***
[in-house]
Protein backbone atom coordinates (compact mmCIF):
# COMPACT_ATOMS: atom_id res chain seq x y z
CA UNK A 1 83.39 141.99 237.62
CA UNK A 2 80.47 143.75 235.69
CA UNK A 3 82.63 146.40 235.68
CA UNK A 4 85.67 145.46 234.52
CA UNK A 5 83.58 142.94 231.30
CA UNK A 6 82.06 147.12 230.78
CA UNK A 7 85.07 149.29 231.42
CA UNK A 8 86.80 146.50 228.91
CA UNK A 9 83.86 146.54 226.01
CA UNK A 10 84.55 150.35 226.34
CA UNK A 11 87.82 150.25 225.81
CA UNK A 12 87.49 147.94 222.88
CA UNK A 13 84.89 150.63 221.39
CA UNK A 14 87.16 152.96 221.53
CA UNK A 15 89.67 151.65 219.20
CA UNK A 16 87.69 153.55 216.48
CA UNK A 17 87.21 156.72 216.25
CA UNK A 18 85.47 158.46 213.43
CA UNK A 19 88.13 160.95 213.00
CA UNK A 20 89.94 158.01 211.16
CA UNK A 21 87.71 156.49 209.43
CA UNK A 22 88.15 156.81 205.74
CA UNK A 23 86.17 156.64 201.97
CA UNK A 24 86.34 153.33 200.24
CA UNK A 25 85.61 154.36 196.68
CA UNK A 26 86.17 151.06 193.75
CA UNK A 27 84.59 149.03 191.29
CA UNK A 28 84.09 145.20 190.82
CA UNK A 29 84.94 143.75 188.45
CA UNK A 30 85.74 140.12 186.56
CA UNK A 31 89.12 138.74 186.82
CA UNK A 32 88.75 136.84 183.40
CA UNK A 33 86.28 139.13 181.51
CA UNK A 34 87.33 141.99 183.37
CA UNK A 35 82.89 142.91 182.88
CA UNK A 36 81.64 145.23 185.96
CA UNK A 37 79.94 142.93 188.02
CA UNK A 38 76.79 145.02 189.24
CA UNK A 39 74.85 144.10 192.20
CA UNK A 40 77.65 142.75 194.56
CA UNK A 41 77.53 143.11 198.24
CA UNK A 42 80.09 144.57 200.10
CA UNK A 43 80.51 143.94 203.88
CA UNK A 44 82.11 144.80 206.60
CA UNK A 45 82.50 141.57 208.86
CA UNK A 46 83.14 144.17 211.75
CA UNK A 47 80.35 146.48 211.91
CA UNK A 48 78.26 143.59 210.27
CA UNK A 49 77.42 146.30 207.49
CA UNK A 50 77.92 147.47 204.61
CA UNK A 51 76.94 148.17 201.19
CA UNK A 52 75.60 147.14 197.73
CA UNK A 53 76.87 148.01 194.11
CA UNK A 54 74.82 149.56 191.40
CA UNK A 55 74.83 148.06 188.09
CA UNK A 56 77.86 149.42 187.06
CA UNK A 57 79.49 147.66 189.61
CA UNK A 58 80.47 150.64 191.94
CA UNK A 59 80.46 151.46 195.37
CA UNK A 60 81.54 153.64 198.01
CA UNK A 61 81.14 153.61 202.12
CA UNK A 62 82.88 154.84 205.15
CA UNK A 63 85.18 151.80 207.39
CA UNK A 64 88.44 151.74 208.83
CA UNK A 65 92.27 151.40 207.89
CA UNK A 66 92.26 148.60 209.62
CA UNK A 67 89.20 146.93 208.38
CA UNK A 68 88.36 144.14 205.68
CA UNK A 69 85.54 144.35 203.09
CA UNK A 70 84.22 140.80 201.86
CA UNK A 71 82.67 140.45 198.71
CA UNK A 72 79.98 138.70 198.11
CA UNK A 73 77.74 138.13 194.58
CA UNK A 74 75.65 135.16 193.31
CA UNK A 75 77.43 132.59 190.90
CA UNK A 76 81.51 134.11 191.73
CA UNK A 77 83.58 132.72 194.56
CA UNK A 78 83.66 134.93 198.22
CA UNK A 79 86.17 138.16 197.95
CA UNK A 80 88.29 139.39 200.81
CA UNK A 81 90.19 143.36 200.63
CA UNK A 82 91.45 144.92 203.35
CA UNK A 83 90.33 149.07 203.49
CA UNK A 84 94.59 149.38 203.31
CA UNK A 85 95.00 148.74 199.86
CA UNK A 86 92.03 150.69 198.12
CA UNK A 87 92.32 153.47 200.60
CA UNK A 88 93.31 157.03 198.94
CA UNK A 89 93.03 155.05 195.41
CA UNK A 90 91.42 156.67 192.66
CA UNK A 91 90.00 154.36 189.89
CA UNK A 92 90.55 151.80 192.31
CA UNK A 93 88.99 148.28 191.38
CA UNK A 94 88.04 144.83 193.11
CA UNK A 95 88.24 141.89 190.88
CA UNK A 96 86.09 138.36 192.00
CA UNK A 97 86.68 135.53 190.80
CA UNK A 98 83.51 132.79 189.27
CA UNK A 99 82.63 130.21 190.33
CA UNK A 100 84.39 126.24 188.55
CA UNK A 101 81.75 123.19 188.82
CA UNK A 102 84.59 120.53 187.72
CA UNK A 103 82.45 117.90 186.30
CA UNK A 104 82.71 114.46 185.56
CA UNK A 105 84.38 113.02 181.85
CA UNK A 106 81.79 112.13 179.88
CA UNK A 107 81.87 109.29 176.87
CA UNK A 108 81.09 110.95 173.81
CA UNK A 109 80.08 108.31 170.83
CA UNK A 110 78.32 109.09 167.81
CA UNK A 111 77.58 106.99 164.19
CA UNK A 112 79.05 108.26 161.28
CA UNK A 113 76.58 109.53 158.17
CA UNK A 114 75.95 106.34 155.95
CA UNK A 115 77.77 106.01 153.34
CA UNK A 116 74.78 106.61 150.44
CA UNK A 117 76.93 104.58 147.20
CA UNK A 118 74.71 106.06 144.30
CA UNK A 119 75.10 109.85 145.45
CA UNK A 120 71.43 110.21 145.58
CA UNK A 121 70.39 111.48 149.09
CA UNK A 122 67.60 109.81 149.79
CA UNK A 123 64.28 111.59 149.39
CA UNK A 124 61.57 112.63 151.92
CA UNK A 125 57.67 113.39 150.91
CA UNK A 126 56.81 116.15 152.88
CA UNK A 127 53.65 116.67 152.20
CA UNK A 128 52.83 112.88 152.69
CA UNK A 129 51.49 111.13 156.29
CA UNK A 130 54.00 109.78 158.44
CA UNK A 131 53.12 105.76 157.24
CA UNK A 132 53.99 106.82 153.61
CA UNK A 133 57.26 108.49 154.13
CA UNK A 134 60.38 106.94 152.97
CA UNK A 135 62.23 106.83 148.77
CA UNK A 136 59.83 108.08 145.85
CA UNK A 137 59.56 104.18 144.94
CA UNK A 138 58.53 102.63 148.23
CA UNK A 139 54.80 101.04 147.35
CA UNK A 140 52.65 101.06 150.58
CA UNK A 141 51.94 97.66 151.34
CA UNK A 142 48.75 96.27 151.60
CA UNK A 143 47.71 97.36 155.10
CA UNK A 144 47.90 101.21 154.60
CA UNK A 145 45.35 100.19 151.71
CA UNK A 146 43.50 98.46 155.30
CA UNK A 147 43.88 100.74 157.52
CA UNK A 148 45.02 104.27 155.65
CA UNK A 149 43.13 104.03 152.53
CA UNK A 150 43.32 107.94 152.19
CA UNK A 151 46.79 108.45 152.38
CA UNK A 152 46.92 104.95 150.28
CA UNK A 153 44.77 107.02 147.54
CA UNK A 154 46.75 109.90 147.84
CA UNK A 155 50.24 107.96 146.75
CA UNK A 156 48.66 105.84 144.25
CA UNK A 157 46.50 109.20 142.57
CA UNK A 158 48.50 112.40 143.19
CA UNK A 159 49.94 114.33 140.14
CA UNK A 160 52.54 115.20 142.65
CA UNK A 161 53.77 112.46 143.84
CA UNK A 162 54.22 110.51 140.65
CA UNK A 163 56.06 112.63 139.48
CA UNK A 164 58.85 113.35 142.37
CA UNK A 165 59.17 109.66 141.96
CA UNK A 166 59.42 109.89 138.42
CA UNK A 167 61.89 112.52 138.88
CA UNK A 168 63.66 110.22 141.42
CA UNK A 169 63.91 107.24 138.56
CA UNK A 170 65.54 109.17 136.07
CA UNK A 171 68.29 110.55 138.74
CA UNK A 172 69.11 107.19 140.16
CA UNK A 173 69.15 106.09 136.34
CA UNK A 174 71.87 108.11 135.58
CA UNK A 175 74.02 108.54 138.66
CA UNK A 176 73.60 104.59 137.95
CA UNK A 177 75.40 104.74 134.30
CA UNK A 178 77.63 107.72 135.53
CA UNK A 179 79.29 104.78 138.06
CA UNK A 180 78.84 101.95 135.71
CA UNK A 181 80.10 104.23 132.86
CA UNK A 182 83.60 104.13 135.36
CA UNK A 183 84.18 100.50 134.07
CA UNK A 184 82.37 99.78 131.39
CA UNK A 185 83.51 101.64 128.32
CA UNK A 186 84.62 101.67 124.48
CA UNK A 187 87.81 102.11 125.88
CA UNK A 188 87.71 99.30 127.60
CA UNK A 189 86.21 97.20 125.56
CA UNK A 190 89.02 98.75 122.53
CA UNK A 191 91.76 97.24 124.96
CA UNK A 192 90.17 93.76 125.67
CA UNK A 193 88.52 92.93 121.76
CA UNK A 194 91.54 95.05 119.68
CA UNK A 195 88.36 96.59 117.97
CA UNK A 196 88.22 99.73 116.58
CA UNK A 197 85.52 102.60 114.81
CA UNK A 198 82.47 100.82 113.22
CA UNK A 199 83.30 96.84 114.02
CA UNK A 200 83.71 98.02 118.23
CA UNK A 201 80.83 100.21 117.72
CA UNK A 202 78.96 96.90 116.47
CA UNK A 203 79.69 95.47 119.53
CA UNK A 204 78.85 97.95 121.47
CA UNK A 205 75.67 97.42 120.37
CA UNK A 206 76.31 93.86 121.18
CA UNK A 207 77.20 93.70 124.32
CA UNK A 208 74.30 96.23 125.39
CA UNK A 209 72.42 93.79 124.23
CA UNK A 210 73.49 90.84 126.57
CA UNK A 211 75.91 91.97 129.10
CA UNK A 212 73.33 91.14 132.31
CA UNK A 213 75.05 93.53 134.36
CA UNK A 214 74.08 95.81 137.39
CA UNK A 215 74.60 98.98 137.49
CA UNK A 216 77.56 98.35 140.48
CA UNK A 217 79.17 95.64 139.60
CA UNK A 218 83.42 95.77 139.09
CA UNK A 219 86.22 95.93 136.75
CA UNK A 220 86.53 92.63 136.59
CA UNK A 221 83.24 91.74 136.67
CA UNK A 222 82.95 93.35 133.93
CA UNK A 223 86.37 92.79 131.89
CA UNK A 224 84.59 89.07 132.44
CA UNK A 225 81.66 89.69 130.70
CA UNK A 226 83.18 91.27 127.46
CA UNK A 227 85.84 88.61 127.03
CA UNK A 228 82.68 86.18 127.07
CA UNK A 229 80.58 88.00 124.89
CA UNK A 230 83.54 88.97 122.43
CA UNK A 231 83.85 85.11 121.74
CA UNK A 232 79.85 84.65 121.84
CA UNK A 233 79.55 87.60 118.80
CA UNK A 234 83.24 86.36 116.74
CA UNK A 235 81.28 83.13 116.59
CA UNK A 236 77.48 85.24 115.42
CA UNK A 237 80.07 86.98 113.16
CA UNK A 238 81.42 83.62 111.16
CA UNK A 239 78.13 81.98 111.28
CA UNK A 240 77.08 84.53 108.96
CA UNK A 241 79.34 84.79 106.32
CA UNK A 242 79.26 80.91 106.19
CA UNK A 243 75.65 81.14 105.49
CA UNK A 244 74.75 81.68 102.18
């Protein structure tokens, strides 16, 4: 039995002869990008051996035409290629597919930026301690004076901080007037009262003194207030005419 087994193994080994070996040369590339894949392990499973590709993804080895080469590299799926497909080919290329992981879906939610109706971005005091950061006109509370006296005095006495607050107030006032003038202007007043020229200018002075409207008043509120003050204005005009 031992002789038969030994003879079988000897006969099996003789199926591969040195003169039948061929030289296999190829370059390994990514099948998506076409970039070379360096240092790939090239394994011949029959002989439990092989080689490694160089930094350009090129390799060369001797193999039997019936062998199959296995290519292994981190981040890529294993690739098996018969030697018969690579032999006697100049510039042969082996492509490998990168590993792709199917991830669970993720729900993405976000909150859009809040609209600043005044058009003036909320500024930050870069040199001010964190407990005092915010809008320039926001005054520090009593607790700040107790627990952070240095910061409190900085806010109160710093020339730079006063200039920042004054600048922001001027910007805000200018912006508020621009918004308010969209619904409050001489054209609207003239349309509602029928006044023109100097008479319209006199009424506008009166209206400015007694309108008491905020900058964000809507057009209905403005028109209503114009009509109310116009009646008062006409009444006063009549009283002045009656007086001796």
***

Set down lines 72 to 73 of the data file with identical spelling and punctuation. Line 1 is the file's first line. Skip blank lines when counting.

CA UNK A 69 85.54 144.35 203.09
CA UNK A 70 84.22 140.80 201.86